REGINA—Saskatchewan’s power utility says its flagship, $1.4-billion carbon capture and storage (CCS) project is proving the controversial technology works.
But critics of the Boundary Dam project argue that it doesn’t effectively address environmental concerns because it justifies the burning of fossil fuels.
The retrofitted coal-fired power plant near Estevan, Sask., garnered international attention when SaskPower launched it last fall.
It is touted as the world’s first commercial-scale operation of its kind.
SaskPower executive Mike Monea said the plant will produce affordable coal power for more than 100,000 homes and businesses for the next three decades.
“We are extremely proud of the project,” he said. “We don’t have to abandon coal plants or lay off people.
“It looks very encouraging to see the performance, not only on the power side, but on the capture side of the whole plant.”
The aim is to capture one million tonnes of carbon dioxide annually to be pumped underground—90 per cent of the emissions the plant produces.
The plant is on target to meet that goal, Monea said.
But a report released by the Canadian Centre for Policy Alternatives suggests the financial costs of the project are high and the environmental rewards remain unproven.
Co-author Mark Bigland-Pritchard said the project is substantially more expensive than if wind technology were used to produce the same amount of power.
“It’s about the same cost as from solar (power), but the cost of solar is coming down, so that equality won’t (last) long,” he said. “And it’s a lot more expensive than hydro even.”
The report also argues that SaskPower could see as much as $1 billion in operating losses over the next 20 years.
“It’s an interesting engineering project, I don’t deny that,” Bigland-Pritchard said. “But it seems to me to be the wrong project for Saskatchewan at the moment.”
Some of the carbon dioxide released at Boundary Dam is liquefied and sold to oil companies to help extract more crude from the ground.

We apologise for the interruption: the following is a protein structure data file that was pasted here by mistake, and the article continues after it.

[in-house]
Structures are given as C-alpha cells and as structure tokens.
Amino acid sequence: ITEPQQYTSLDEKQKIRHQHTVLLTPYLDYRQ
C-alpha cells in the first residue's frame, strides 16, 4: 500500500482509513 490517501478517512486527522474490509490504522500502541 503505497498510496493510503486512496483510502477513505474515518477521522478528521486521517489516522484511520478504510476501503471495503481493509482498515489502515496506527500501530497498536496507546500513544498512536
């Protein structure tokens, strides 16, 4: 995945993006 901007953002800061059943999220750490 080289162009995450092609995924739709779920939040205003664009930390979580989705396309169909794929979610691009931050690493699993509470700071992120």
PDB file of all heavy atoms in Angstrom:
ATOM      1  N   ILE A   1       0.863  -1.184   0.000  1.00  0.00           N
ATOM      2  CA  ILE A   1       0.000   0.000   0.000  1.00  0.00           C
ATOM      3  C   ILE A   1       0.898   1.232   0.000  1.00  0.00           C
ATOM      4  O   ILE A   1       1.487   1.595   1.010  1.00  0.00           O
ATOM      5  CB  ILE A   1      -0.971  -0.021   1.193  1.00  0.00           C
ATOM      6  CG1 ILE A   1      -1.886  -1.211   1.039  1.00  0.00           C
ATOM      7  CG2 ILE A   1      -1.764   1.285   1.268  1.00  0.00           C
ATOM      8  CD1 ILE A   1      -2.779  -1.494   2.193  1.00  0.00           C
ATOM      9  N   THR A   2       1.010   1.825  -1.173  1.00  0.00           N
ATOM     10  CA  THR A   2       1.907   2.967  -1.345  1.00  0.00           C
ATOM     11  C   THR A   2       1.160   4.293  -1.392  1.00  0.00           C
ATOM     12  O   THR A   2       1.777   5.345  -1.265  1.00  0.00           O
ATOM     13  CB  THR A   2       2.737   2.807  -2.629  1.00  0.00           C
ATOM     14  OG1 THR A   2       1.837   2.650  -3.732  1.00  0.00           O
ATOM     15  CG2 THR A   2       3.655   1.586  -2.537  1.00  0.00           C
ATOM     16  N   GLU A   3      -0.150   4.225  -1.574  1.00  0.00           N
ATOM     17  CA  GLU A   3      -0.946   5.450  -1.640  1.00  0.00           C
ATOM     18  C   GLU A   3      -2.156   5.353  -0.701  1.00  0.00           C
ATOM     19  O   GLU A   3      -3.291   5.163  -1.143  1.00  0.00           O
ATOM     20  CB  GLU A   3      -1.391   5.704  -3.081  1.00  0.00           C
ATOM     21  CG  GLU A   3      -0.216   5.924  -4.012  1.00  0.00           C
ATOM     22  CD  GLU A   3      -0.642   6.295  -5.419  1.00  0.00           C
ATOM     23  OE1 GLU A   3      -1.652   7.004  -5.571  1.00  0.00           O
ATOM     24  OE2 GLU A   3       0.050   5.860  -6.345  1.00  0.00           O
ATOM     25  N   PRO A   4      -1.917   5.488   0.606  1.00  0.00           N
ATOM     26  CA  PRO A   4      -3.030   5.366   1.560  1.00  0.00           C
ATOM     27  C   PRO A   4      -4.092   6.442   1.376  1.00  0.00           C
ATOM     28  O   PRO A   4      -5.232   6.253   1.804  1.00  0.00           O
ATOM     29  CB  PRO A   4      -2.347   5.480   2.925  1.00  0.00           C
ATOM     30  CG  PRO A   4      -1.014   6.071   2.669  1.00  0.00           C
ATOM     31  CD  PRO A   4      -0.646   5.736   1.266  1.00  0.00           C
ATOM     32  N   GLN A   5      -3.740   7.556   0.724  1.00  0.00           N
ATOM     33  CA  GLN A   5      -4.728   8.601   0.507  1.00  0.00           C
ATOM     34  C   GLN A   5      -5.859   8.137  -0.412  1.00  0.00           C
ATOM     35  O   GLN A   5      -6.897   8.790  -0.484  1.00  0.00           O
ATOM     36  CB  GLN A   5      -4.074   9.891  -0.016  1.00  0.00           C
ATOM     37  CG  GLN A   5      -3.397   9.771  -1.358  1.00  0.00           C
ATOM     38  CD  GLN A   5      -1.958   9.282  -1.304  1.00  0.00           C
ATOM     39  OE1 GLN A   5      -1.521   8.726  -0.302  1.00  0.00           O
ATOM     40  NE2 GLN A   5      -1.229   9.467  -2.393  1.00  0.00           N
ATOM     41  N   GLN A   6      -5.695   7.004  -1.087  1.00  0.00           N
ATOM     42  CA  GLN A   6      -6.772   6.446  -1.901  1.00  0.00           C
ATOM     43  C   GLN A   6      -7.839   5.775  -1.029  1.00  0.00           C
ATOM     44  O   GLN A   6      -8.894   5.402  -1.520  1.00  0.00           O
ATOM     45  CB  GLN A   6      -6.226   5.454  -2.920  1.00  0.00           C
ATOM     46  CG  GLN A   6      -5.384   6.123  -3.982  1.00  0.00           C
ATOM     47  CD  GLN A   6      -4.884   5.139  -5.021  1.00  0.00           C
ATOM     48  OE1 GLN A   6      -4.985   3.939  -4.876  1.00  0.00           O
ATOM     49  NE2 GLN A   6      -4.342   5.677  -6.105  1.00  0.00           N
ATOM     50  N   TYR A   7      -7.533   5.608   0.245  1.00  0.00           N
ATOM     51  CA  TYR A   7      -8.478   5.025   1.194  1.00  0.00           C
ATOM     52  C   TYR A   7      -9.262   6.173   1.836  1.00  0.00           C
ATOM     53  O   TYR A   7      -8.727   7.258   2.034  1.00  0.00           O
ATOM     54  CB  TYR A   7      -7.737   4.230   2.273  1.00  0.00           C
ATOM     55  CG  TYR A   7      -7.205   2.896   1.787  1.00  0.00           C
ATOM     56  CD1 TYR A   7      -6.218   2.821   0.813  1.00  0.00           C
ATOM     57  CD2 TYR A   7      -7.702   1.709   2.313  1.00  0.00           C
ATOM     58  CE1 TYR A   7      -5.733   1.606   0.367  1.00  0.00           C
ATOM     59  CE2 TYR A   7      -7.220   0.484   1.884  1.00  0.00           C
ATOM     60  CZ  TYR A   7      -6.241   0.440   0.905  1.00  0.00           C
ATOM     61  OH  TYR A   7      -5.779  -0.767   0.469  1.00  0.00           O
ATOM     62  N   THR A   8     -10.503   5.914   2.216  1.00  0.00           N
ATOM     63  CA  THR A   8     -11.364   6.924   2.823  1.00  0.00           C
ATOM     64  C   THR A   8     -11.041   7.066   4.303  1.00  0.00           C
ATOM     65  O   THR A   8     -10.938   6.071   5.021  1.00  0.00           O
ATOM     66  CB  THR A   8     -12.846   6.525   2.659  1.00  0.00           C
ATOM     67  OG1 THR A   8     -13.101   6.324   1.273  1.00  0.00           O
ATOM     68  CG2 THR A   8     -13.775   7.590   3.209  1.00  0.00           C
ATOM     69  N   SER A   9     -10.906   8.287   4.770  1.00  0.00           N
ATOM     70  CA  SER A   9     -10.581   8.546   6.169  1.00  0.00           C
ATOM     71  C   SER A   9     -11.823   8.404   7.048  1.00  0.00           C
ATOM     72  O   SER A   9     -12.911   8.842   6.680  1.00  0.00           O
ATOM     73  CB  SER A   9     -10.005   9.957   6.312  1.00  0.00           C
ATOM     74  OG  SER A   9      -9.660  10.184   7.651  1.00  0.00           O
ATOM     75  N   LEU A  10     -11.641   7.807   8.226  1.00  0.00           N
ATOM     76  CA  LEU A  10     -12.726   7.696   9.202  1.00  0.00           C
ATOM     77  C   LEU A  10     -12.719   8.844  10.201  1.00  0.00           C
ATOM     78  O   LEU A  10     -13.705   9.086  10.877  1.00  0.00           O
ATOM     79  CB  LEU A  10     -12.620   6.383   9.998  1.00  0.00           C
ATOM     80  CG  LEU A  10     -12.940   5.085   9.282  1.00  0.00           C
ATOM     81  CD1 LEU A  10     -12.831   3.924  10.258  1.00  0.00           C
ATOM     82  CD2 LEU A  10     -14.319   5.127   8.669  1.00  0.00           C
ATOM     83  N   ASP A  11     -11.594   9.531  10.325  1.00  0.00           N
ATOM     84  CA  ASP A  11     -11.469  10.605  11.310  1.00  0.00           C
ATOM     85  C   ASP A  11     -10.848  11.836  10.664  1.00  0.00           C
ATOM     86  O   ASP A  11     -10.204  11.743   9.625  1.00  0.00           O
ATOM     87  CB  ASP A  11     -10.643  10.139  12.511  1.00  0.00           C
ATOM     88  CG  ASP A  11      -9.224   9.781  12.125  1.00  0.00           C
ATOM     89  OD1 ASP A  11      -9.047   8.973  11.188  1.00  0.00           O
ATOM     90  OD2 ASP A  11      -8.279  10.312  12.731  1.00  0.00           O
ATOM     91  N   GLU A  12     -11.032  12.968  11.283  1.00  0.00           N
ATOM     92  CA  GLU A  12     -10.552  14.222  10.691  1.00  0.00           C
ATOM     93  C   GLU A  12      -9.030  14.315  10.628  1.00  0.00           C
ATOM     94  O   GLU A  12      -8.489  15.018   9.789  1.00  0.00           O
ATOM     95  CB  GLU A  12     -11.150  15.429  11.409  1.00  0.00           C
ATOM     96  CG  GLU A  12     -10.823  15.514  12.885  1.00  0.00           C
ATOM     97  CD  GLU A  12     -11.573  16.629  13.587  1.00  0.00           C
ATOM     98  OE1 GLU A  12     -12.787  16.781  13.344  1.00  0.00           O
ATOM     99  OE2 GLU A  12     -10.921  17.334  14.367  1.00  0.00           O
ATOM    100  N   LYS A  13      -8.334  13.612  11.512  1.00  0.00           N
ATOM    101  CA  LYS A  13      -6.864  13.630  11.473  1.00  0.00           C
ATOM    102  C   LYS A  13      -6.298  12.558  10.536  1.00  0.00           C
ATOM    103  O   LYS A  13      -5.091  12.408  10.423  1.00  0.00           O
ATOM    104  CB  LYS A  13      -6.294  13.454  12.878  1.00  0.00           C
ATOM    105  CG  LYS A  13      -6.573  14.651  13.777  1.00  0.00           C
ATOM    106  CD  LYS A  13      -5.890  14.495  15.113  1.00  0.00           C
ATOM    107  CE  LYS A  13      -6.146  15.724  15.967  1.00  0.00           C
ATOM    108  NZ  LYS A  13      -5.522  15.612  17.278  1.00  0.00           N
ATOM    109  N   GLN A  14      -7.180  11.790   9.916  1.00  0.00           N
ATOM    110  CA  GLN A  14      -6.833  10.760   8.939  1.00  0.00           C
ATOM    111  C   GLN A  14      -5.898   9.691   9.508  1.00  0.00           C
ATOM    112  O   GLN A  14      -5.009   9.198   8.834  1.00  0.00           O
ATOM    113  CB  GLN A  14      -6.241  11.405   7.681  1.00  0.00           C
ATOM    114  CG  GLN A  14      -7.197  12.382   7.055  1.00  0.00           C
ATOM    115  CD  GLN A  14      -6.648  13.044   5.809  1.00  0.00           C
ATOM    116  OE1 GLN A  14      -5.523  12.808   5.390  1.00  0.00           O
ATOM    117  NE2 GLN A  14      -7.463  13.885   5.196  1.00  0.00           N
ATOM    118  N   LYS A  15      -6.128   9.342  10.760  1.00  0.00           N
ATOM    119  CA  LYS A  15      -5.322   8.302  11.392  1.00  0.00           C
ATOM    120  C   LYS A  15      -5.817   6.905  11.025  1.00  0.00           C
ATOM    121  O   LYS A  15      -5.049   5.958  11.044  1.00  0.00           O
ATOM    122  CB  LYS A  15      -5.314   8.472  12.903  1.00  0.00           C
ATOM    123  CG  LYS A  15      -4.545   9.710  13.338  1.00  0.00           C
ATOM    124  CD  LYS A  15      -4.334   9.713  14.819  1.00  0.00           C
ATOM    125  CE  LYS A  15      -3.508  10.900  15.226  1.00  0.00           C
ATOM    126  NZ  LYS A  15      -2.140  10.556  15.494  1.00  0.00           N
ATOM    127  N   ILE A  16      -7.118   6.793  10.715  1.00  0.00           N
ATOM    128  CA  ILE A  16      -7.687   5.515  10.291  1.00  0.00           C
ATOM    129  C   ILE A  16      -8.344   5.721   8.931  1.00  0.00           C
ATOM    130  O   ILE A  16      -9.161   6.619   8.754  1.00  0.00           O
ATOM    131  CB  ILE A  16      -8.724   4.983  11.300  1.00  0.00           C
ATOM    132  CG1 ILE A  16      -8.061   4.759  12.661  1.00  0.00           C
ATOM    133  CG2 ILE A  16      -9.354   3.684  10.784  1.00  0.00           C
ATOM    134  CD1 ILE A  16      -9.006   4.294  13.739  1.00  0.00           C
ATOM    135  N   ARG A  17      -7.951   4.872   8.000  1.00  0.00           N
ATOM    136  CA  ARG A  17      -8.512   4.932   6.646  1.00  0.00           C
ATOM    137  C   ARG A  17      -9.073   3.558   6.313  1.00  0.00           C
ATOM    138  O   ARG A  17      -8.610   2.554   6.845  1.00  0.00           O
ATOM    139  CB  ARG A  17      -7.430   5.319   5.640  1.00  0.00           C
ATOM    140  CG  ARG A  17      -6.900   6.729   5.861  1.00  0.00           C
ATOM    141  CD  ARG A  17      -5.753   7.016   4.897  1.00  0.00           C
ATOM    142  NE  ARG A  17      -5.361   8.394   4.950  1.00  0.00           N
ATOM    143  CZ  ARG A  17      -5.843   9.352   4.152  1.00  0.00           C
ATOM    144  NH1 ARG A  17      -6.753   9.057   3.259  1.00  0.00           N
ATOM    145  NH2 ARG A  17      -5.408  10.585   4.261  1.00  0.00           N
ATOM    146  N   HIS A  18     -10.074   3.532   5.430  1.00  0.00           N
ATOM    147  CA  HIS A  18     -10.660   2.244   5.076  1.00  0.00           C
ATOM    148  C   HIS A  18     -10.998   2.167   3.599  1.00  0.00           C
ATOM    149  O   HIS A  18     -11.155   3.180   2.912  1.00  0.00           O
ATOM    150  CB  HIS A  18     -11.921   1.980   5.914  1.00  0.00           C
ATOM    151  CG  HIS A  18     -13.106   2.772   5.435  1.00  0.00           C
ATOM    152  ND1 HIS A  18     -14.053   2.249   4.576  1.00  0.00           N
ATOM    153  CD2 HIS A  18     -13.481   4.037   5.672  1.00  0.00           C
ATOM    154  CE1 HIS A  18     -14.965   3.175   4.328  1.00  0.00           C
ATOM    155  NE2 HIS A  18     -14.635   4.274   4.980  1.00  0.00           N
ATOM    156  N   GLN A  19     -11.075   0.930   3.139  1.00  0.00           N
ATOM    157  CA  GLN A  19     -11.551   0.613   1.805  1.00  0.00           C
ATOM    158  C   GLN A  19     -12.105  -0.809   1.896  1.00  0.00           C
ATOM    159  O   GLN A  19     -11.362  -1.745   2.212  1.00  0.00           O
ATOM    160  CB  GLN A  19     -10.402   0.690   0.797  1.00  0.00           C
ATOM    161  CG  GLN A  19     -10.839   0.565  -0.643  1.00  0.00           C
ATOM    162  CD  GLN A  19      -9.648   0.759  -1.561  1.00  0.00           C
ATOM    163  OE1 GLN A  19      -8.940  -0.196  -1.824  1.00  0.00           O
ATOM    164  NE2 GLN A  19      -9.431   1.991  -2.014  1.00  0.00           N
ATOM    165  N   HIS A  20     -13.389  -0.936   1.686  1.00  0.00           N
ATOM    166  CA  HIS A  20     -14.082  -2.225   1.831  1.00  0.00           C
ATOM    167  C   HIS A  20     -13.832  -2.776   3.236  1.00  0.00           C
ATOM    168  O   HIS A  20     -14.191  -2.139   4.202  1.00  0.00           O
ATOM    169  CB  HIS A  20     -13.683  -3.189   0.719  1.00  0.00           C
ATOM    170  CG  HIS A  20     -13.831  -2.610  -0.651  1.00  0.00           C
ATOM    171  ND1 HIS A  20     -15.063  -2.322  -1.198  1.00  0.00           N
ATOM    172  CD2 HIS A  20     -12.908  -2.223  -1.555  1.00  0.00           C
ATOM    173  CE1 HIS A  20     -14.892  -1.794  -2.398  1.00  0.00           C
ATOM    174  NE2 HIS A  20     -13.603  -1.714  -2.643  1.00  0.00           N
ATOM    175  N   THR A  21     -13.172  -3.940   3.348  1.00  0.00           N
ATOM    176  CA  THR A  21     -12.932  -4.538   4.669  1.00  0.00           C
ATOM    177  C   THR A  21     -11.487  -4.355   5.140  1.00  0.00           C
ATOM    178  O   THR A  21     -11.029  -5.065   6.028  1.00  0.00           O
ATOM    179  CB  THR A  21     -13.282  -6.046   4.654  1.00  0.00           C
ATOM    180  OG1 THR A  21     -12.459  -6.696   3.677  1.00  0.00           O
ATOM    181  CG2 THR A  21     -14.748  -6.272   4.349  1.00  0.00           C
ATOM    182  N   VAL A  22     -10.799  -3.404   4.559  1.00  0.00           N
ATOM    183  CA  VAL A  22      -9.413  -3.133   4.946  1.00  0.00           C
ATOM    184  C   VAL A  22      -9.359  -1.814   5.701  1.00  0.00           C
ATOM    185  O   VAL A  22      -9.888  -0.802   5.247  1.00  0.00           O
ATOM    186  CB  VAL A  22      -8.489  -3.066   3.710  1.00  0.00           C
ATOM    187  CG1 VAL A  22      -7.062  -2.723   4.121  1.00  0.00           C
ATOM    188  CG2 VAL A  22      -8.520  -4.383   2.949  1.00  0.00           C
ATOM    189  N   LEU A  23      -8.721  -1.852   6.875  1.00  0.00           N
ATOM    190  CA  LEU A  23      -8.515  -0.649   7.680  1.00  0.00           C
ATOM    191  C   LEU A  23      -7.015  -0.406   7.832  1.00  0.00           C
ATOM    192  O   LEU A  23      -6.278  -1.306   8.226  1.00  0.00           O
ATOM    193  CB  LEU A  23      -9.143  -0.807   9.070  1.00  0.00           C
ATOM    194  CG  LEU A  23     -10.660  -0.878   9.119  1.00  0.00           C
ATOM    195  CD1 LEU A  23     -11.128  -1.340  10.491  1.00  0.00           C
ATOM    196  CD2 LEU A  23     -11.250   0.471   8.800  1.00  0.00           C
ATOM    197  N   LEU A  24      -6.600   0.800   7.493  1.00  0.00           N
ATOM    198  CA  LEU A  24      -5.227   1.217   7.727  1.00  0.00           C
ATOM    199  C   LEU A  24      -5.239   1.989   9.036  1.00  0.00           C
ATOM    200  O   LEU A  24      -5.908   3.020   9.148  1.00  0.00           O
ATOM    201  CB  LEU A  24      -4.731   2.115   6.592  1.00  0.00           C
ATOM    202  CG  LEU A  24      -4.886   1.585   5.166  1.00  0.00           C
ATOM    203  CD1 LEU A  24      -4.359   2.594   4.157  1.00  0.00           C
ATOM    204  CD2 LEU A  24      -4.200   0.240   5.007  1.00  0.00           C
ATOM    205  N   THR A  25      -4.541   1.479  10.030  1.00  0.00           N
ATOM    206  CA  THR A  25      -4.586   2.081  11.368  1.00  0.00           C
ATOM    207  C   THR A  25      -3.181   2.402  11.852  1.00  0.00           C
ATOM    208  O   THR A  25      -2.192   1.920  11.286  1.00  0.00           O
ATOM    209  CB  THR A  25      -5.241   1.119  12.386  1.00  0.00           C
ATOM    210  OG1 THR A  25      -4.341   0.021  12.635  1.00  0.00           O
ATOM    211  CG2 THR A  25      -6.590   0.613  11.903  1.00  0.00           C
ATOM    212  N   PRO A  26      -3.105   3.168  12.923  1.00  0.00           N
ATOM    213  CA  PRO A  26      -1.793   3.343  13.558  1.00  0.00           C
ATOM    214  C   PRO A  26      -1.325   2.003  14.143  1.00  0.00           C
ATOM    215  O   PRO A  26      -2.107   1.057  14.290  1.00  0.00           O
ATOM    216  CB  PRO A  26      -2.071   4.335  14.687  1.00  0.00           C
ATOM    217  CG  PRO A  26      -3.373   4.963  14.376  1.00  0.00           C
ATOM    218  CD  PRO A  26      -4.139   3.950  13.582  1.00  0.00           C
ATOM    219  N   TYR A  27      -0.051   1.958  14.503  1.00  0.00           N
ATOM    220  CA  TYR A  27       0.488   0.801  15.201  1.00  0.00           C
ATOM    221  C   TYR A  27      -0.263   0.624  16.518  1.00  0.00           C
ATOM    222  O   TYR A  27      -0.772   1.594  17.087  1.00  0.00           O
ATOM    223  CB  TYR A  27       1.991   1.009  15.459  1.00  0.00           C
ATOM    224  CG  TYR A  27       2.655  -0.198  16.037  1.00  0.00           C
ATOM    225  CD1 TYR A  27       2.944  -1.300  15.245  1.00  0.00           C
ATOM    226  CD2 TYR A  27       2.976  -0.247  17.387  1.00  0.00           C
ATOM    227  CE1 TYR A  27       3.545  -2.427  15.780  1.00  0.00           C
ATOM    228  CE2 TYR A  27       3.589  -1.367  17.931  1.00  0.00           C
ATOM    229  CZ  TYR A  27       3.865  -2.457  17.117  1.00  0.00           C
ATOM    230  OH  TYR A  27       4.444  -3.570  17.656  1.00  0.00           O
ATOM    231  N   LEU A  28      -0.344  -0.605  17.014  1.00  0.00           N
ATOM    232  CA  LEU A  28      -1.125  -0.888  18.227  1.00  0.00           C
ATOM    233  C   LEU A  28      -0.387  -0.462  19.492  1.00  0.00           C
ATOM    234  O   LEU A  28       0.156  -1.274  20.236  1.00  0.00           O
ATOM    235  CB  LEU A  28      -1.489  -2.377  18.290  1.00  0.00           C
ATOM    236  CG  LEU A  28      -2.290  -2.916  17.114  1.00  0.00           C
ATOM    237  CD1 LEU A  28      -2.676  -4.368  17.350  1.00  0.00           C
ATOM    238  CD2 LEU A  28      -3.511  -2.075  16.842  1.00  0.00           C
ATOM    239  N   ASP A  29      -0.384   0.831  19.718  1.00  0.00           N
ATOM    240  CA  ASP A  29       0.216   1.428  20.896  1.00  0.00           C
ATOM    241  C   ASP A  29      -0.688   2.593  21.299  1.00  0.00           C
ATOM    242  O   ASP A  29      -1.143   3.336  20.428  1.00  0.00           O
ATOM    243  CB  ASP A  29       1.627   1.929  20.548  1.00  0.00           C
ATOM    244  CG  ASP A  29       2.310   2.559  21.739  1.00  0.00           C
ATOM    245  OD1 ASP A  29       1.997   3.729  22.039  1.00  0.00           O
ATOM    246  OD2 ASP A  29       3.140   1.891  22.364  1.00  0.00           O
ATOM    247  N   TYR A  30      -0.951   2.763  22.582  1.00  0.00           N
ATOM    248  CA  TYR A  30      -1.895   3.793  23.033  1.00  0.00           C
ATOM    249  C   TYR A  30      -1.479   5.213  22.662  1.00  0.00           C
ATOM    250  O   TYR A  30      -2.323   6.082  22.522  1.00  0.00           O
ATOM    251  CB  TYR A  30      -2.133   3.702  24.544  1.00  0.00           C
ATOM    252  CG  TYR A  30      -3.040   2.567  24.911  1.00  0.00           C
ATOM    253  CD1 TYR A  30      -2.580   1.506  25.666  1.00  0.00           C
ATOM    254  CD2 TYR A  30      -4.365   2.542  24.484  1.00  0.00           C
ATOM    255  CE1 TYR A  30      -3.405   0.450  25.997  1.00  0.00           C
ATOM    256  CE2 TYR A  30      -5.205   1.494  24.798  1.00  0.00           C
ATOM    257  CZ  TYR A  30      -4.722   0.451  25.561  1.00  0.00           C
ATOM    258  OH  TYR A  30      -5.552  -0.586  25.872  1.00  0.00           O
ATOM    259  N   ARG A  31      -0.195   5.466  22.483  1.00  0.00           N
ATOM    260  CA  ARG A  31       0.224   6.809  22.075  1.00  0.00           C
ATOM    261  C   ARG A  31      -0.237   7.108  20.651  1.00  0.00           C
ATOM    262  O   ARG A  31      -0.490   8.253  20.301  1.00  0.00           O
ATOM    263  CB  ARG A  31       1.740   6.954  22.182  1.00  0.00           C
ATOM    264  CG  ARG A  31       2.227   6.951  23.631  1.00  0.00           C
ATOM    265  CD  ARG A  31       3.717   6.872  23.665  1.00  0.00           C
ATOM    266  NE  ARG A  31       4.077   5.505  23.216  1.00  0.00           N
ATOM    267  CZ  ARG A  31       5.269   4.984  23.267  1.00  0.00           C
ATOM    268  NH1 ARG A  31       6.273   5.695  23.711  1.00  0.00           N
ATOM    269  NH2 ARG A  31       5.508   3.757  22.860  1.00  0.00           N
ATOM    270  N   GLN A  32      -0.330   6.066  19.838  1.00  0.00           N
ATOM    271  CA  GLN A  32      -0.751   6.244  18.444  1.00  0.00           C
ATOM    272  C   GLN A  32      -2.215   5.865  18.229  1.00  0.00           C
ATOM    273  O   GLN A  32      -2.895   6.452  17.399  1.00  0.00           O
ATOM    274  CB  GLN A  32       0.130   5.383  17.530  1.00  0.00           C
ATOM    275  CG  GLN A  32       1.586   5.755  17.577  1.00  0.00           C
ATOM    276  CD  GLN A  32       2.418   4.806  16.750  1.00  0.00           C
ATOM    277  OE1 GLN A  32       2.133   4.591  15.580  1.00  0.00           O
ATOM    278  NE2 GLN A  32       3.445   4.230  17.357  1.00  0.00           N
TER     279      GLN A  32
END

The utility has a 10-year contract with Cenovus Energy Inc., a Calgary-based oil company, to buy the captured gas.
“It makes it difficult to see this as a carbon-saving measure,” Bigland-Pritchard said. “It’s enabling them to get more oil out of the ground.”
The power station also captures sulphur dioxide, which can be converted to sulphuric acid and sold for industrial use.
A byproduct of coal combustion called fly ash is captured and sold for use in concrete products.
The carbon dioxide that isn’t used for oil recovery is stored permanently by injecting the gas more than three kilometres underground.
Bigland-Pritchard said the power plant represents a lost opportunity for the province.
“With renewables, we could go to a zero-carbon economy. With this we can’t,” he said. “The reality is we have to come off coal one way or another.”
The plant has been heralded as one possible solution to fight climate change since 2008, when Prime Minister Stephen Harper visited the site and announced $240 million in federal funding.
SaskPower said it continues to tally the final cost.
Monea said it could be between $150- and $200 million over budget.
Bigland-Pritchard said there has been a lack of financial transparency.
“We don’t know how much Cenovus is paying for the (carbon dioxide),” he said. “What we’d really like to see is a proper balance sheet.”
Monea said he can’t release the information because of a confidentiality agreement with Cenovus.